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Fund Development

The Issachar Fund (TIF) assists select organizations in obtaining funds for projects that are consistent with our mission and purposes. TIF invites grant proposals and makes funding recommendations on a competitive basis to a donor advised fund (DAF). We recommend grants only after an applicants’ tax-exempt status has been verified and the grant application has been thoroughly vetted.

If you are an organization or individual working in one of our areas of inquiry and are seeking support for your work, please refer to our calendar for deadlines to submit a Letter of Inquiry. On occasion, TIF will also run Requests for Proposals (RFP) related to one or more of our Areas of Inquiry. RFP announcements will be on the TIF website.

If the Foundation approves your Letter of Inquiry, we will ask for a more detailed Full Proposal.

Here are a few examples of the kinds of projects and organizations we have recommended for funding:


Creation and the World of Science

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Calvin College:  Support for the Second Wave of the National Study of Religion and Human Origins:  Dr. Jonathan Hill is working on an expansion of his current work on the social context of beliefs about religion, science, and human origins.  In terms of content, this extends his research on human origins into an exploration of the American public’s general conceptions of the nature and purposes of science, the bounds of scientific and religious knowledge, and the nature of the overlap between these domains. The primary output from this project will be a university press book. Secondary outputs would include essays and editorials for general audiences, peer reviewed journal articles, and professional and popular presentations of the findings. 

University of Oxford


Oxford University:  Andreas Idreos Professor of Science and Religion Oxford University, The Ian Ramsey Center: This Issachar Fund recommended funding to endow the Andreas Idreos Professor of Science and Religion. This post is currently filled by Professor Alister McGrath.

 

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Oxford University:  The One-Year Master of Studies in Science and Religion: Based in Oxford University’s Faculty of Theology and Religion, this degree program is one of the most important qualifications available for those wanting to lay the foundations for a career in the field of science and religion. Alister McGrath, as Idreos Chair of Science and Religion, provides the main body of teaching, and the program includes ample opportunity to develop a significant research program. This project will provide four scholarships per year over a period of three years to enable outstanding students to come to Oxford and benefit from this outstanding program.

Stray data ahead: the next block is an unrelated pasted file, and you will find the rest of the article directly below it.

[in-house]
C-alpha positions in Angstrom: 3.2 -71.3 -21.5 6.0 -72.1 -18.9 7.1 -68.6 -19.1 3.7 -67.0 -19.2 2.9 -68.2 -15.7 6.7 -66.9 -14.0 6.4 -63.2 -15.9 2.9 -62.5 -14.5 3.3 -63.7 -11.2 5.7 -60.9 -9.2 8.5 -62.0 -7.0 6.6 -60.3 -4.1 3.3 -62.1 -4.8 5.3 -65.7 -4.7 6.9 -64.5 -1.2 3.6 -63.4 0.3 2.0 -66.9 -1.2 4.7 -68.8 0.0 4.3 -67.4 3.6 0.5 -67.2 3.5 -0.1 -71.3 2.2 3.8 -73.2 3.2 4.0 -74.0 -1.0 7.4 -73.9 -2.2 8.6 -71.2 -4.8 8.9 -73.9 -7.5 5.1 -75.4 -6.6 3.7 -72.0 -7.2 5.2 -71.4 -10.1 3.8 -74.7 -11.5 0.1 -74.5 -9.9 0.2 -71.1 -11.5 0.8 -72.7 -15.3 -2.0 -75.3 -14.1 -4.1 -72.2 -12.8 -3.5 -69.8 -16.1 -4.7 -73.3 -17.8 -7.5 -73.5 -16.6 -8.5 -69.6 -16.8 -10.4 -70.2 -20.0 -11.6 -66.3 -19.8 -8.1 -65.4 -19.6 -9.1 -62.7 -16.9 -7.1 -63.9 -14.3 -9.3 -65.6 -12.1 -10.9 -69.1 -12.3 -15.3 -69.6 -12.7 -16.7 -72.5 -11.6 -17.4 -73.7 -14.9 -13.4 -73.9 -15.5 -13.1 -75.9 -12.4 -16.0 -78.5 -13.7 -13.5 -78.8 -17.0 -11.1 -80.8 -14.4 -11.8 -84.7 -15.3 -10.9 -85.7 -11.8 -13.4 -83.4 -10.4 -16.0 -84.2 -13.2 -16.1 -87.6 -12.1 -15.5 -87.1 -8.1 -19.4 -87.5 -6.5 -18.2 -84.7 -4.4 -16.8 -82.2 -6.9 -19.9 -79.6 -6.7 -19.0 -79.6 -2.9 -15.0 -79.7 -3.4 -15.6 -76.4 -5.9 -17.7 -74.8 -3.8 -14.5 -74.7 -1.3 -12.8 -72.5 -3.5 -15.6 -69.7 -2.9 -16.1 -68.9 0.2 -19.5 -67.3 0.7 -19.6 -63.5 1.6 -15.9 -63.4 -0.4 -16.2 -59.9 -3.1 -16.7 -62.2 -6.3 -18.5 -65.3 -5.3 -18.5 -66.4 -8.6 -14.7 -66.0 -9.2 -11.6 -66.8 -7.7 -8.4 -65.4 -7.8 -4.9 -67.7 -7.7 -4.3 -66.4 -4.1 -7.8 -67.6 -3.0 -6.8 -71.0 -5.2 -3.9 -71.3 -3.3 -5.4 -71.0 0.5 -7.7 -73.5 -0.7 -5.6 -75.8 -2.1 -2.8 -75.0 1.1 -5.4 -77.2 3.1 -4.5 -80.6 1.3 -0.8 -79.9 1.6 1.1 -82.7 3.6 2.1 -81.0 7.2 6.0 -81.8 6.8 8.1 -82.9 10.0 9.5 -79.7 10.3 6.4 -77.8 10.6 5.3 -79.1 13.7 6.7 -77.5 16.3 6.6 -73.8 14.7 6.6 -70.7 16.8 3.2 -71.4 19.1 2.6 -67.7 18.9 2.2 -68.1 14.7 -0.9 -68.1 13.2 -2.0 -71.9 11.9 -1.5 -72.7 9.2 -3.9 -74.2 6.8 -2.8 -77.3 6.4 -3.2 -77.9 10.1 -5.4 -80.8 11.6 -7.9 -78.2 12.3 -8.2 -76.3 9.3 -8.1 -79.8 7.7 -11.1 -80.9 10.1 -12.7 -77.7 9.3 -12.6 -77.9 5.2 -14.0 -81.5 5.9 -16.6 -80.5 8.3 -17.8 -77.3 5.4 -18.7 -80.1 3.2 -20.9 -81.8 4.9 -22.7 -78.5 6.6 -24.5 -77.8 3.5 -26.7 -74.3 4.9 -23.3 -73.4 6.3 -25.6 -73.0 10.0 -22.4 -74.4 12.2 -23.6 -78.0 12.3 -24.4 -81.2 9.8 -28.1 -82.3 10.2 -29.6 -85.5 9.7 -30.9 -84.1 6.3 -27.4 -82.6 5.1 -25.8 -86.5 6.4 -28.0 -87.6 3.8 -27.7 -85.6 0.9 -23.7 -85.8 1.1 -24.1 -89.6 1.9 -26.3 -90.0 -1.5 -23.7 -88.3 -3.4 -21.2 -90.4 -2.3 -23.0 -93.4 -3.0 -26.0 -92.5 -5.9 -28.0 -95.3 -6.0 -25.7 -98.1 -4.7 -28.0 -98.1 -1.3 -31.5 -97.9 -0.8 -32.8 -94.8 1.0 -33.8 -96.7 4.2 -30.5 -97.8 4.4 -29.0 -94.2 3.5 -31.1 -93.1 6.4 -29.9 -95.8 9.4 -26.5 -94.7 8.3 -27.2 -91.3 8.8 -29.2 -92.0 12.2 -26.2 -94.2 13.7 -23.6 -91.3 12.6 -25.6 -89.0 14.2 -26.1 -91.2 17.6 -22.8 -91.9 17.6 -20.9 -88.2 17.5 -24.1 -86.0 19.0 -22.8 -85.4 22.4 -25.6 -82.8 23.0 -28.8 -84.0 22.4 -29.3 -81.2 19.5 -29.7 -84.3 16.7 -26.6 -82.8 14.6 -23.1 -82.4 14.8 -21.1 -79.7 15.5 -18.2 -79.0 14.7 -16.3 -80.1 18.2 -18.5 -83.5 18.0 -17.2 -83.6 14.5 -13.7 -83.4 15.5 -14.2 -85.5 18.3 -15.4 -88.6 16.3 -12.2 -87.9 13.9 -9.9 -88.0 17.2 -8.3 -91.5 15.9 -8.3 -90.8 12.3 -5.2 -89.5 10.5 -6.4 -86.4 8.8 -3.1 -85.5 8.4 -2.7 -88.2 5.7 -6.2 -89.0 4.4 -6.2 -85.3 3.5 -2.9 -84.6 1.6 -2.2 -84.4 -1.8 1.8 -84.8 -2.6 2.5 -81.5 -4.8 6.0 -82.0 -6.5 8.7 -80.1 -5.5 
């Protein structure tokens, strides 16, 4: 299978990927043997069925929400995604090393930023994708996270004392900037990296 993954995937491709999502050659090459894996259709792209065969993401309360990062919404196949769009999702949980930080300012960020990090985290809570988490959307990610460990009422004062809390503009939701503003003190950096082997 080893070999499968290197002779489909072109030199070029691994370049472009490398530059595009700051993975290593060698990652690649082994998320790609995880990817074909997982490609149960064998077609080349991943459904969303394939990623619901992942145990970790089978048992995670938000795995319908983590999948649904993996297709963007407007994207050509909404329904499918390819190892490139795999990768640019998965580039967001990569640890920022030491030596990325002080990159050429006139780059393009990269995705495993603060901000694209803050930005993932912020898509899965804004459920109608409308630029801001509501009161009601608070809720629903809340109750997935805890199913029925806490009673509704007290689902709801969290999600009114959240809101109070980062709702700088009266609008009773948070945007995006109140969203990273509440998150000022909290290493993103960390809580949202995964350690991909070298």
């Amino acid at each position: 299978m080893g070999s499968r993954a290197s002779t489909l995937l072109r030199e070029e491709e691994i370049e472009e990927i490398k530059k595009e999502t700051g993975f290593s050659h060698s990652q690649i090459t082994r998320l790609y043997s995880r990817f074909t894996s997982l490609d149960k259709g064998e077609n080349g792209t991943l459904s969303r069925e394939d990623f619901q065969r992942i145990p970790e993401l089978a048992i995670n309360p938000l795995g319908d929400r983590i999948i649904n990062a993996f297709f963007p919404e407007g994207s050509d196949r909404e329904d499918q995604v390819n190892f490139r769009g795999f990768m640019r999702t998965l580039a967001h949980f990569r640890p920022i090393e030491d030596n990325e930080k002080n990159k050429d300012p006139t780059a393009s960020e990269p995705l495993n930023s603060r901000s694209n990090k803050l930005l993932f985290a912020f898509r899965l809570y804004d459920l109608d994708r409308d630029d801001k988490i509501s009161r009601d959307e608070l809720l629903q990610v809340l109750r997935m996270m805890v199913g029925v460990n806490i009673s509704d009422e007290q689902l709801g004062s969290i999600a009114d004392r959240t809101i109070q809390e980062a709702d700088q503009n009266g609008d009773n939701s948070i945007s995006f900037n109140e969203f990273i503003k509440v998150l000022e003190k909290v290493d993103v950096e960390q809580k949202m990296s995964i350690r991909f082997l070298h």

BioLogos:
Evolution and Christian Faith. TIF secured supplemental funding for the ECF project. ECF supports projects and network building among scholars, church leaders, and para-church organizations to address theological and philosophical concerns commonly voiced by Christians about evolutionary creation.

     

 


Christian History Institute
Debating Darwin Issue. The Christian History Institute created Christian History magazine (Issue 107) on the topic of the church’s various responses to Charles Darwin’s book On the Origin of Species (1859) and the theory of evolution by natural selection it proposed.

     


Medical Care and Human Dignity

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Dana-Farber Cancer Institute: The National Clergy Project on End-of-Life Care: This project aims to facilitate clergy education in understanding the theological issues surrounding spiritual care within terminal illness (e.g., cancer) and the medical decision-making process faced by patients, families, and religious communities in the United States.  The project advances this objective by supporting additional data analysis of a large national survey and enabling a practical-theological book to be published (co-authored by Michael Balboni, Ph.D. and Patrick Smith, Ph.D.). 

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Duke University: The Fellowship in Theology, Medicine, and Culture Program: This projects aims to provide theological formation to the church’s health practitioners. As part of its commitment to creating innovative approaches to theological formation, Duke Divinity School already provides several paths for health professional students and practitioners to work alongside students who are training for vocations within the church. The new Fellowship program aims to deepen theological formation with respect to the practices of health care, and to make the Divinity School more visible and accessible to health professional students and practitioners, both nationally and globally. Combining academic study with prayer, mentorship, seminars, practicums, and retreats, the Fellowship will equip the Church’s healers with an imagination for faithfully engaging their vocations in health care.

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Cardus, Inc., Comment Magazine: “Healthcare, Social Architecture, and the Common Good”:  A themed issue of Comment magazine exploring why Christians who care about justice and the common good should care about the renewal and reform of healthcare systems in their countries (with a specific focus on the United States and Canada).  This issue, published in Fall 2015, featured articles by both engaged theologians and ethicists as well as reflective practitioners.